High BMI and obesity are well-known risk factors for sleep apnea among patients with acromegaly, as well as in the general population [10, 17, 19, 22, 23, 41, 42]. However, several smaller studies do not show an association between BMI and sleep apnea [9, 10, 13, 20, 33]. Among acromegaly patients, higher BMI might reflect both obesity and increased body water and fat-free mass due to poor biochemical control, both of which may impact sleep apnea. The present study confirmed that higher BMI and waist circumference both were associated with a significantly increased risk of sleep apnea (Table 2). Moreover, age, male gender, and smoking were not risk factors for sleep apnea in the present cohort, which is in accordance with some previous studies but in contrast to others [9, 10, 13, 17, 19, 22, 32, 33].

Hypertension is common in acromegaly and in sleep apnea [6, 8, 25]. In the current study 48% of acromegaly patients had treatment for hypertension. Hypertension was not more common in the acromegaly patients with diagnosed sleep apnea. However, it has to be noted that a large proportion of these patients had treatment for sleep apnea. No firm conclusions could be drawn regarding the other cardiovascular diseases attributable to sleep apnea due to the low prevalence of those diseases in our study population (Table 2, Online resource 1).

Conclusions

In this large national study, we found that sleep apnea occurred in at least 37% of patients with acromegaly and many patients were diagnosed with sleep apnea before the diagnosis of acromegaly. Our results support that sleep apnea should be considered in all patients with acromegaly, especially among those with poor biochemical control or high BMI. We also suggest vigilance for acromegaly among patients with sleep apnea, since sleep apnea may be an early sign of acromegaly.

Notes

Acknowledgements

We wish to express our gratitude to Jacob Järås for extraction of data from the Swedish Pituitary Registry, and to Marie Eriksson for statistical advice.

Funding

This work was supported by The Swedish Pituitary Registry, the Department of Research and Development Västernorrland County Council, and a private donation for pituitary research to Umeå University.

Compliance with ethical standards

Conflict of interest

The authors declare that they have no conflict of interest.

Ethical approval

All procedures were in accordance with the ethical standards of the institutional and national research committee and with the 1964 Helsinki declaration and its later amendments or comparable ethical standards. The study was approved by the Ethics committee, Stockholm (registration number 515/03).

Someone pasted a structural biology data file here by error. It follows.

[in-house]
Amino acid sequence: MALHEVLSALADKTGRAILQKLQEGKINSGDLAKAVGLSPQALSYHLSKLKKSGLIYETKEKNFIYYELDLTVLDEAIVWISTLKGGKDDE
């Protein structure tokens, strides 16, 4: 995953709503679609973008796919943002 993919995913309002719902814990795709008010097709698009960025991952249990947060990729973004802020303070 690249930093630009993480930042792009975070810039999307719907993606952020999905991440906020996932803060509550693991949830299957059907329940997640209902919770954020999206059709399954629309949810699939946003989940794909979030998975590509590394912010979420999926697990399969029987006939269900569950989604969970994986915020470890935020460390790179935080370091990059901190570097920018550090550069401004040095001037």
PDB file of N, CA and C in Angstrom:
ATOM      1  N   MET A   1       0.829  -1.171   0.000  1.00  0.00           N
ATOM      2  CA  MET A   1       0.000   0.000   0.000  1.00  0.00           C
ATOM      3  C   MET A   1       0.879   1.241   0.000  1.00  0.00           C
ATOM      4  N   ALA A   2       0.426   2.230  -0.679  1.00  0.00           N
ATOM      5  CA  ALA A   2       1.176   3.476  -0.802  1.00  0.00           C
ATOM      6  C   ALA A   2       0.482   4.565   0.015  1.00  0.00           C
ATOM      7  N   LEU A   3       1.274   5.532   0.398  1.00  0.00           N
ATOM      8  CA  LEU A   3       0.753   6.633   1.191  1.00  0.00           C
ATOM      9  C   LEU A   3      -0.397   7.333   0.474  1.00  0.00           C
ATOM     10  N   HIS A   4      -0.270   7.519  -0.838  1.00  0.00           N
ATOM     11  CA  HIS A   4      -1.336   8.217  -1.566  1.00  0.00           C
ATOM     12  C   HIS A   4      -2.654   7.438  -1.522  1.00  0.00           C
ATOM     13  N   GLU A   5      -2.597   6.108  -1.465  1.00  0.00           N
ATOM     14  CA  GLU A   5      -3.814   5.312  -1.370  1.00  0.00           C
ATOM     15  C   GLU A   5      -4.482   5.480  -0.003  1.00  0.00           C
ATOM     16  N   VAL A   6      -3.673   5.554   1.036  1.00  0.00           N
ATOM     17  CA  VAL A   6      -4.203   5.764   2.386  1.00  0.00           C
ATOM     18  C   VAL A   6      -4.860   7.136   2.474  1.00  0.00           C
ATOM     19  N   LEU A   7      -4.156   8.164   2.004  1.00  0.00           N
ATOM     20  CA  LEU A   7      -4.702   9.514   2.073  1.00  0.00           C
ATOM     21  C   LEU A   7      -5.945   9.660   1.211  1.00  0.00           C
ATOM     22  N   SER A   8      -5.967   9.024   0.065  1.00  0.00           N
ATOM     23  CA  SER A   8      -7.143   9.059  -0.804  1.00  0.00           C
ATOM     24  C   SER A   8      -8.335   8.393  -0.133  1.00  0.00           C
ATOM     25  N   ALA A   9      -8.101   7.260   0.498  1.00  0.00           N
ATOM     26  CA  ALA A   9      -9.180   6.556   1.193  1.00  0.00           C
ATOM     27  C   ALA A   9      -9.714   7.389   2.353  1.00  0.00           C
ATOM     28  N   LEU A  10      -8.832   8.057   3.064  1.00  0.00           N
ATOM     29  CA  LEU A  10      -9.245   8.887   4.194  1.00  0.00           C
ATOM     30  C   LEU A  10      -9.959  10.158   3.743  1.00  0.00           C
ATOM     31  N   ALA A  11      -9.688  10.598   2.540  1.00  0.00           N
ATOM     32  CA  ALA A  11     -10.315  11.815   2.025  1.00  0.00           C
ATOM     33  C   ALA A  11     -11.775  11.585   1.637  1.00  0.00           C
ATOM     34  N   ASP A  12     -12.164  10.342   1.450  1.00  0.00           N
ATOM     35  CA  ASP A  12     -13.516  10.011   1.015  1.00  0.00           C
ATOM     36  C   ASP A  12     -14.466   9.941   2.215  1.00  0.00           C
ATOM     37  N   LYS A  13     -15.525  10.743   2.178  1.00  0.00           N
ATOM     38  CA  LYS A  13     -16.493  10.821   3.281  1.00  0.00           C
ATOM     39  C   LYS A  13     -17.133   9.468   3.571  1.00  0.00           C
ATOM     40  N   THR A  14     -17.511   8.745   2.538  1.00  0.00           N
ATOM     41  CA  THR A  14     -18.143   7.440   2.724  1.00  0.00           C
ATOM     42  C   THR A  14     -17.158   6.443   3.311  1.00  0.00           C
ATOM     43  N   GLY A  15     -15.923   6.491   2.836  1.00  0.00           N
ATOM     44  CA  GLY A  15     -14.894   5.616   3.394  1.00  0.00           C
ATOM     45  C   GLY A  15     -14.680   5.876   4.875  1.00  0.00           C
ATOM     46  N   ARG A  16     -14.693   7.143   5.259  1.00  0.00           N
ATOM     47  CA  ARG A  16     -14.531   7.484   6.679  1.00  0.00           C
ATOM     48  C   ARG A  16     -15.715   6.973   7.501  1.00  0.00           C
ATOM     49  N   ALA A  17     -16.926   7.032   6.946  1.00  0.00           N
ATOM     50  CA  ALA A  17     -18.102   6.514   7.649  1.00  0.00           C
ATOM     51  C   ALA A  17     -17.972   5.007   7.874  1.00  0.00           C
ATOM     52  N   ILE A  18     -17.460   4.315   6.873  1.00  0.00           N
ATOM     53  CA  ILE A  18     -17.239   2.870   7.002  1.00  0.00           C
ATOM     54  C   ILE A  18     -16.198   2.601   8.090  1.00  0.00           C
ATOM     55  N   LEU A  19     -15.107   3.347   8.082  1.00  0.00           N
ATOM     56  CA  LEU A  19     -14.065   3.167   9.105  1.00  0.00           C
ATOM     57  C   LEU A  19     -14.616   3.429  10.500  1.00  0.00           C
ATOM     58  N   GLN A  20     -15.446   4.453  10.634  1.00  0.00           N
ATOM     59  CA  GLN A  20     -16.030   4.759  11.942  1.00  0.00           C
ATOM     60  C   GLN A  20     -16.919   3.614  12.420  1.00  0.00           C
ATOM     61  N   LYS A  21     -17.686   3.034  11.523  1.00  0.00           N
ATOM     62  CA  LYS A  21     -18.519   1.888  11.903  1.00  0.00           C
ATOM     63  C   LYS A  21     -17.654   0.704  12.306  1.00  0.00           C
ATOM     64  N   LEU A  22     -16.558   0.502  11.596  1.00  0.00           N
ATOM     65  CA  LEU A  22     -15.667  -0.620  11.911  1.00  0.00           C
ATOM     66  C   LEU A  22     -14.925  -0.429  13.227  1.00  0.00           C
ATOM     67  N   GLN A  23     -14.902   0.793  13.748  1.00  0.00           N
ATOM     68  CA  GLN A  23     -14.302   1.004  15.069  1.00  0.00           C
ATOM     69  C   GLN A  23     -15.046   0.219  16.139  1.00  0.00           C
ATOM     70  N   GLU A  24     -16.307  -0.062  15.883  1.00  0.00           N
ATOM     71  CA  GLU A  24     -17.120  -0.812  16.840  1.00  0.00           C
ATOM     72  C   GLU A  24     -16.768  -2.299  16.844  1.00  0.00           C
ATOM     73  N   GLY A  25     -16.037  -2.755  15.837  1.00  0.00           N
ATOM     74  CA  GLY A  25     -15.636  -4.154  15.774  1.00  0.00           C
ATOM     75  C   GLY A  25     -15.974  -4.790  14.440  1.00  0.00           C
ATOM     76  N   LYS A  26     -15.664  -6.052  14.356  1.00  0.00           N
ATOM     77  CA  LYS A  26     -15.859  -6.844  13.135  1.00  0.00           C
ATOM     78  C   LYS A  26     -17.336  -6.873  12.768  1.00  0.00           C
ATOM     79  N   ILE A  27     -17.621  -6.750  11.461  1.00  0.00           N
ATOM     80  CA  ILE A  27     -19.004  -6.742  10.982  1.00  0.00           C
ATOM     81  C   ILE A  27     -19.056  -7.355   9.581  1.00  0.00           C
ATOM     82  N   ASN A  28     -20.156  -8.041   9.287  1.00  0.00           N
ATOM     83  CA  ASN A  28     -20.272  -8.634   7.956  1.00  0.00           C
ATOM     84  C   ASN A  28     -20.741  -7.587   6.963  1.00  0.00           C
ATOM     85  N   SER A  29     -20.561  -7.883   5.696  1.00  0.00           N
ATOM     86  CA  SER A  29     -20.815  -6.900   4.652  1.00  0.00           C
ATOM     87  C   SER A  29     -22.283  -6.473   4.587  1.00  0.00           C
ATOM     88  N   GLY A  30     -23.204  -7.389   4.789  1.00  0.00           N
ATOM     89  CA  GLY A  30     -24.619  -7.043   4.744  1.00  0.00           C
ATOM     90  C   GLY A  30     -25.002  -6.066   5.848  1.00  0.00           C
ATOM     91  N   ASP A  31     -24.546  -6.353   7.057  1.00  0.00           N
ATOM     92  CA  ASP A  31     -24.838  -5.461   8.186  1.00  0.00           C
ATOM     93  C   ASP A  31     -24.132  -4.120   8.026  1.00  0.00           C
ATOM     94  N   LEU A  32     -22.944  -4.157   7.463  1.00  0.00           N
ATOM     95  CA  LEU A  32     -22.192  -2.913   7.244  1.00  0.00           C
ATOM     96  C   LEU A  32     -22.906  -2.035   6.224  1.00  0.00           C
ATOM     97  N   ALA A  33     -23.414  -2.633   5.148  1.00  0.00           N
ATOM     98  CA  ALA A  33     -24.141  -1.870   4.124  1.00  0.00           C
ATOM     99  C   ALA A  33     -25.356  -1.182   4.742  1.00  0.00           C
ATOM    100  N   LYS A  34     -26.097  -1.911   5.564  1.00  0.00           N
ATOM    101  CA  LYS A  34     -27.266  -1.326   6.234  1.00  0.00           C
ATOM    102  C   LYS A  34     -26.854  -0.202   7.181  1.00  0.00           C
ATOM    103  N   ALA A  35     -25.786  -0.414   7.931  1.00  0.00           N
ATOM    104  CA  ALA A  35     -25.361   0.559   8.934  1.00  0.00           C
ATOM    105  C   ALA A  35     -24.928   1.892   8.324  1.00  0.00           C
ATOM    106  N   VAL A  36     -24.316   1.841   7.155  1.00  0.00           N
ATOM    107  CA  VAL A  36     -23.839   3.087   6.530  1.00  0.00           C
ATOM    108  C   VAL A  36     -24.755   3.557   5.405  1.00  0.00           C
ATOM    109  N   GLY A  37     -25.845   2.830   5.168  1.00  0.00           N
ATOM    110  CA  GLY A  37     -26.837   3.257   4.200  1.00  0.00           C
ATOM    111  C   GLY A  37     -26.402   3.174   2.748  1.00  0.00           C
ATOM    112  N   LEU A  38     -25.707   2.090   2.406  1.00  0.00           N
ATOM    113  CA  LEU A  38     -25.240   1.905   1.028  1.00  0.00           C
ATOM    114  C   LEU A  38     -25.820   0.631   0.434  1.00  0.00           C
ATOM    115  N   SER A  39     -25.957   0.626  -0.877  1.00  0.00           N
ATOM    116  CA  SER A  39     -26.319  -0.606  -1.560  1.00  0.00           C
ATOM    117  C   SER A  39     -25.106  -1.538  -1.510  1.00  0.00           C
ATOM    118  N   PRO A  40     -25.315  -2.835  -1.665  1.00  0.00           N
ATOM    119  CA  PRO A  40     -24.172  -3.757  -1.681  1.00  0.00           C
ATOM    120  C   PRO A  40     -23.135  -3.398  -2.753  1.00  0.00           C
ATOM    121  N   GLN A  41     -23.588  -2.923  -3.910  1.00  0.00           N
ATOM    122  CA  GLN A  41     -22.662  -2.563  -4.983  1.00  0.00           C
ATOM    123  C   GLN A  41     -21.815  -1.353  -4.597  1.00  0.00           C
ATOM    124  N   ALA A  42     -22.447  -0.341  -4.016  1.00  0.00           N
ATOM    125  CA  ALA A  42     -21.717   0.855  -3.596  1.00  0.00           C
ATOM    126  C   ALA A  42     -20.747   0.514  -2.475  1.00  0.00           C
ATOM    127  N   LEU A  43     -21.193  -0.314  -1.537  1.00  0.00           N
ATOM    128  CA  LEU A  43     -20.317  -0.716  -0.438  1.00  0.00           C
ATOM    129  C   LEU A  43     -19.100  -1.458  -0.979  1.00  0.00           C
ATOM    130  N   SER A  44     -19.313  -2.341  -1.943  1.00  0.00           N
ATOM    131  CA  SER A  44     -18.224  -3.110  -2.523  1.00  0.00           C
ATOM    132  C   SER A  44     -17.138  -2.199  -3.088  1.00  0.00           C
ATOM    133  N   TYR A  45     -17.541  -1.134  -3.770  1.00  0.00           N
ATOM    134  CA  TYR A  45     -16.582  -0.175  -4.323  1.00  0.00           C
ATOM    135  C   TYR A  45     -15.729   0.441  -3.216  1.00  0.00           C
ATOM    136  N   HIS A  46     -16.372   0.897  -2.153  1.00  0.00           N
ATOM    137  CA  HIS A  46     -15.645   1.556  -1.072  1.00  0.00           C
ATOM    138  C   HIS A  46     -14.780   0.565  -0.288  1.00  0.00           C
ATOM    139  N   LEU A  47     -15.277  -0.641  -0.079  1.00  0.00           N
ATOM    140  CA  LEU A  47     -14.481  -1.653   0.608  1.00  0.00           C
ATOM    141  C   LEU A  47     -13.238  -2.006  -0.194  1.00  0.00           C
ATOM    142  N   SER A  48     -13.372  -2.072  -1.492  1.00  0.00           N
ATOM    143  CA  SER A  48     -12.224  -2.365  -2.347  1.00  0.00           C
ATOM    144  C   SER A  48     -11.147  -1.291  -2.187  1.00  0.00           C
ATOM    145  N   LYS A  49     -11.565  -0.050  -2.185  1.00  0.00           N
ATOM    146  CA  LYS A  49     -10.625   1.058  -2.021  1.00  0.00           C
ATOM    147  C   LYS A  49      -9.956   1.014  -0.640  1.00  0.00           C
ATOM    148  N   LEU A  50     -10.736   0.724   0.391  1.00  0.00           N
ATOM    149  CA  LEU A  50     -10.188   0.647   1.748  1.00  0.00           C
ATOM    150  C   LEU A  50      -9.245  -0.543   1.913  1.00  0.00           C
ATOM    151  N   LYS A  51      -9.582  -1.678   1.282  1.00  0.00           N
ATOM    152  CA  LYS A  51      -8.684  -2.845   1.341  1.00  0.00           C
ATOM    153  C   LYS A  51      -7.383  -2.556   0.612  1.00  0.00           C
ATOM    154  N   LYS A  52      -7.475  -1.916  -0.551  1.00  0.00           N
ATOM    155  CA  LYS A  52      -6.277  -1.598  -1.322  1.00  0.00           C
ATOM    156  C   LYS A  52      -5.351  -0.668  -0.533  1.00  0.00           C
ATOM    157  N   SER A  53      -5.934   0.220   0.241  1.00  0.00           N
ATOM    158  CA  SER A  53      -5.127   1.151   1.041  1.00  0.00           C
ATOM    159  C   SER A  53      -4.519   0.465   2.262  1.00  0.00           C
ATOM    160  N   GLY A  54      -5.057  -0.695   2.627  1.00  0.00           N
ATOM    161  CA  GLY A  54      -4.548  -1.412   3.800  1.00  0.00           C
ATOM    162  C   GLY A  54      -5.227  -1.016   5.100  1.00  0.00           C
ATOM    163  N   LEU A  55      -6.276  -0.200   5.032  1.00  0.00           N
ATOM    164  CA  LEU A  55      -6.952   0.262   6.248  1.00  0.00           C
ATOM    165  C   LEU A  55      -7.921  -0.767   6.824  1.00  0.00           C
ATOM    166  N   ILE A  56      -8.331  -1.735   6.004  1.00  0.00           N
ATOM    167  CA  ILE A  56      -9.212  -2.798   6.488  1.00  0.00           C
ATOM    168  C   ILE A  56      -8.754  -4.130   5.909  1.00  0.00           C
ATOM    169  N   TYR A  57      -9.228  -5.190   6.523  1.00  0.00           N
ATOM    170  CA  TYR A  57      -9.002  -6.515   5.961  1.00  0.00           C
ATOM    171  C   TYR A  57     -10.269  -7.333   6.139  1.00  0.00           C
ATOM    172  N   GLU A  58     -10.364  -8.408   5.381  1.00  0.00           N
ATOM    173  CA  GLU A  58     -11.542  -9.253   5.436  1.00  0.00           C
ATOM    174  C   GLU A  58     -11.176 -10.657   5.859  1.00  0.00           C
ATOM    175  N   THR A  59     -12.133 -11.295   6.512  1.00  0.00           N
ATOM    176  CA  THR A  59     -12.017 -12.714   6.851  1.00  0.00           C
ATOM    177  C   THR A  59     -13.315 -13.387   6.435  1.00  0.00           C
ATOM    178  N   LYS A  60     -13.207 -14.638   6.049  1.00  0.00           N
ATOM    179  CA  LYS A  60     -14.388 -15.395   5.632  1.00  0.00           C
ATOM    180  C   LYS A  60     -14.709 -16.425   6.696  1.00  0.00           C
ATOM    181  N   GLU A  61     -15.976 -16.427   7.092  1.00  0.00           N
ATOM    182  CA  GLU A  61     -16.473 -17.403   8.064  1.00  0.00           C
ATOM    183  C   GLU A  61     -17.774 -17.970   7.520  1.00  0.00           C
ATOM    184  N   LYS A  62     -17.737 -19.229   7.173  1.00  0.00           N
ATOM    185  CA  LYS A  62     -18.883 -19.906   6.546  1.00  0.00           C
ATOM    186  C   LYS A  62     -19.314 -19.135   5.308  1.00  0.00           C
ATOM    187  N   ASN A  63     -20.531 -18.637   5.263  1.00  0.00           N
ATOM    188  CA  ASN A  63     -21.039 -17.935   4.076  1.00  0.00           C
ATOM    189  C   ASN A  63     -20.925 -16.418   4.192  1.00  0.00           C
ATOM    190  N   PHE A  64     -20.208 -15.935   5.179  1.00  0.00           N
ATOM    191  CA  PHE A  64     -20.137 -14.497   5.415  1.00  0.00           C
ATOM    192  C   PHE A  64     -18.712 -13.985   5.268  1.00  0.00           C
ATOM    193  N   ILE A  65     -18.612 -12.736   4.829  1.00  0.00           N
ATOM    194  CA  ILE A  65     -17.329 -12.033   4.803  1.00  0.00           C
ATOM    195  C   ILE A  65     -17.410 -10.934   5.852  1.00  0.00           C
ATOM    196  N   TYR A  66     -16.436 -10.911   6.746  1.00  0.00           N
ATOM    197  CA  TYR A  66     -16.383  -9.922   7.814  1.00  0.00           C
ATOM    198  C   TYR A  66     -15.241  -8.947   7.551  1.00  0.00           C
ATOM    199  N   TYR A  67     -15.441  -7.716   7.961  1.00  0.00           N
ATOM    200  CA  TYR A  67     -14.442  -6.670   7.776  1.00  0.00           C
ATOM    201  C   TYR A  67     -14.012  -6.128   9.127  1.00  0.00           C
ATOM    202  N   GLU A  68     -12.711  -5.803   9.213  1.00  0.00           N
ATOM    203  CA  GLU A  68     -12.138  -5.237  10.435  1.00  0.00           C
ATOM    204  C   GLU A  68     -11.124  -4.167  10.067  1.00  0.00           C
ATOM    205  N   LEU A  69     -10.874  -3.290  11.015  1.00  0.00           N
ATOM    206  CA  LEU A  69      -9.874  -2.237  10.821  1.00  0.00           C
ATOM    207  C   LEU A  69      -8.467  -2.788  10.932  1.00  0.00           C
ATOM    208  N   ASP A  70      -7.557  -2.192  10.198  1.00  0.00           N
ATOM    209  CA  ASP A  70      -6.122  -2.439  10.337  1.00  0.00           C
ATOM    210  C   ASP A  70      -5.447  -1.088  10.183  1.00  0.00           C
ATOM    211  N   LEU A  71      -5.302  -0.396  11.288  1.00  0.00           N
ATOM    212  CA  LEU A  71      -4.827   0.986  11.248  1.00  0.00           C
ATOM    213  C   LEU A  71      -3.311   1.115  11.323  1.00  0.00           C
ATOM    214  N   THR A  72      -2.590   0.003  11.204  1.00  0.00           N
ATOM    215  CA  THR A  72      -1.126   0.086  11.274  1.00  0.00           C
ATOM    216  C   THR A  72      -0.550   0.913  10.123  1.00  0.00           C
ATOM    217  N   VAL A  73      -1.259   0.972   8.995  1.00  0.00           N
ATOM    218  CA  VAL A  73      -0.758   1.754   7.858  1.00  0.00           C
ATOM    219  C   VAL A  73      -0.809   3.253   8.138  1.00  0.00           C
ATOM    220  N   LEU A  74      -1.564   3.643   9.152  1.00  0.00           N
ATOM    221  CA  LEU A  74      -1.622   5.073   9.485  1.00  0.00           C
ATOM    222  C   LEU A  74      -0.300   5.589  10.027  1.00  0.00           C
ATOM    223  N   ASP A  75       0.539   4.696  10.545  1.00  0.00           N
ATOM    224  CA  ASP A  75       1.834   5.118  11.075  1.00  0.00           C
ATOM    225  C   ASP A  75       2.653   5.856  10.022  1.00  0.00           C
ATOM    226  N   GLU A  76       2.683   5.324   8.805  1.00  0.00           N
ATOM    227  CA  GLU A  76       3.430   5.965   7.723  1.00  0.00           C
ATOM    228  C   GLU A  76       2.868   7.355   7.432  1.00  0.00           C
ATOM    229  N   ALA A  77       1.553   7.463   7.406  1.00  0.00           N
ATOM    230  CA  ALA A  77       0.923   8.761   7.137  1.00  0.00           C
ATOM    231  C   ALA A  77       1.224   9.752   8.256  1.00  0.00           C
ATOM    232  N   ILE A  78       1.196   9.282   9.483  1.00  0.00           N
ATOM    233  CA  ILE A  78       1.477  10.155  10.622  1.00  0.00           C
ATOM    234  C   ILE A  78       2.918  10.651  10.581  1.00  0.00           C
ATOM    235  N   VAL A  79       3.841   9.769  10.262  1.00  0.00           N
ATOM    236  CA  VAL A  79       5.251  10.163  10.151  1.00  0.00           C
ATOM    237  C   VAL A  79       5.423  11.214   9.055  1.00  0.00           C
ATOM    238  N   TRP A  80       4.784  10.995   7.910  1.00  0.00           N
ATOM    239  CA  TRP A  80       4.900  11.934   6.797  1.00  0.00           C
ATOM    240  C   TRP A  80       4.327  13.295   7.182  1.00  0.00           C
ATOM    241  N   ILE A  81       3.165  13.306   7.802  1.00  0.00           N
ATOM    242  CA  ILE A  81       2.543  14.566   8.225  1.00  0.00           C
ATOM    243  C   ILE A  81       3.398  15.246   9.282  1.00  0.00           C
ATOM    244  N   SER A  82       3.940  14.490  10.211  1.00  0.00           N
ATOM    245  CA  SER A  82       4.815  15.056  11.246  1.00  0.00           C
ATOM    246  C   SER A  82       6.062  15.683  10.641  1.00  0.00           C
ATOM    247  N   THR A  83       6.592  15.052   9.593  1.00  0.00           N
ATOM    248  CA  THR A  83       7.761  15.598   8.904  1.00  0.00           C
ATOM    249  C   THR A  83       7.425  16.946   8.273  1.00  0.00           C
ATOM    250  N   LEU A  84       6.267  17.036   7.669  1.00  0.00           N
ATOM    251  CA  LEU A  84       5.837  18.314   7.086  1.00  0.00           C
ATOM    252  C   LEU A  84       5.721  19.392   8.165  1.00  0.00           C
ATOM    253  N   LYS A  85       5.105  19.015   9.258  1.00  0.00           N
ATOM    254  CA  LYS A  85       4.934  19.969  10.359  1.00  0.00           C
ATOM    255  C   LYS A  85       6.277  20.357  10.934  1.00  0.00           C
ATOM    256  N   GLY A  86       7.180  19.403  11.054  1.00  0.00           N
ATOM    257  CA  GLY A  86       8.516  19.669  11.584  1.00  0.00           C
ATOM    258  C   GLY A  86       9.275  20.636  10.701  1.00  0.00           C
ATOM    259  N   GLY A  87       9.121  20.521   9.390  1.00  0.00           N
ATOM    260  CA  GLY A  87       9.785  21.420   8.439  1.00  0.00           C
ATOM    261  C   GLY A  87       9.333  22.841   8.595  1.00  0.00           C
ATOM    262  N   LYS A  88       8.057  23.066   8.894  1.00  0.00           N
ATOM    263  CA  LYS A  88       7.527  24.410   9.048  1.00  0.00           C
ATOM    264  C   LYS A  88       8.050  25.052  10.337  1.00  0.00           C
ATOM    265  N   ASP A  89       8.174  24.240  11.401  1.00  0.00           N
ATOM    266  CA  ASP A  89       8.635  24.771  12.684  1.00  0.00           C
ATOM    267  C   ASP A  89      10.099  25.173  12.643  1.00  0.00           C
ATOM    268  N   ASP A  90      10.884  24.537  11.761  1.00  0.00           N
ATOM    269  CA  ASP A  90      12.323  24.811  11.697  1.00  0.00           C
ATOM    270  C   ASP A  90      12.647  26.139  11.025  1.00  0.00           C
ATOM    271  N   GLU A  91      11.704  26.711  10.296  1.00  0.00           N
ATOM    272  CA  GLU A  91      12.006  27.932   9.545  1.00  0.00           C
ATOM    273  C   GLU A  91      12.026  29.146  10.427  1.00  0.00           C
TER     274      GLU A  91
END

Informed consent

Informed consent was obtained from all individual participants included in the study.

Supplementary material

12020_2018_1694_MOESM1_ESM.pdf (42 kb)
Supplementary information
12020_2018_1694_MOESM2_ESM.pdf (784 kb)
Supplementary information

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© The Author(s) 2018

Open Access This article is distributed under the terms of the Creative Commons Attribution 4.0 International License (http://creativecommons.org/licenses/by/4.0/), which permits use, duplication, adaptation, distribution, and reproduction in any medium or format, as long as you give appropriate credit to the original author(s) and the source, provide a link to the Creative Commons license, and indicate if changes were made.

Authors and Affiliations

  • Konstantina Vouzouneraki
    • 1
  • Karl A. Franklin
    • 2
  • Maria Forsgren
    • 3
  • Maria Wärn
    • 4
  • Jenny Tiberg Persson
    • 5
  • Helena Wik
    • 5
  • Christina Dahlgren
    • 6
  • Ann-Sofie Nilsson
    • 7
  • Caroline Alkebro
    • 8
  • Pia Burman
    • 7
  • Eva-Marie Erfurth
    • 7
  • Jeanette Wahlberg
    • 6
  • Anna-Karin Åkerman
    • 8
  • Charlotte Høybye
    • 4
  • Oskar Ragnarsson
    • 5
  • Britt Edén Engström
    • 3
  • Per Dahlqvist
    • 1
  1. 1.Department of Public Health and Clinical MedicineUmeå UniversityUmeåSweden
  2. 2.Department of Surgical and Perioperative SciencesUmeå UniversityUmeåSweden
  3. 3.Department of Medical Sciences, Endocrinology and Mineral MetabolismUppsala UniversityUppsalaSweden
  4. 4.Department of Molecular Medicine and Surgery, Patient Area Endocrinology and Nephrology, Inflammation and Infection ThemeKarolinska Institute and Karolinska University HospitalStockholmSweden
  5. 5.Department of Endocrinology, Institute of Medicine, Sahlgrenska AcademyUniversity of Gothenburg and Sahlgrenska University HospitalGothenburgSweden
  6. 6.Department of Endocrinology, Department of Medical and Health Sciences, Department of Clinical and Experimental MedicineLinköping UniversityLinköpingSweden
  7. 7.Department of Clinical Sciences and Department of EndocrinologyUniversity of Lund and Skåne University HospitalMalmö - LundSweden
  8. 8.Division of Diabetology and Endocrinology, Department of MedicineÖrebro University HospitalÖrebroSweden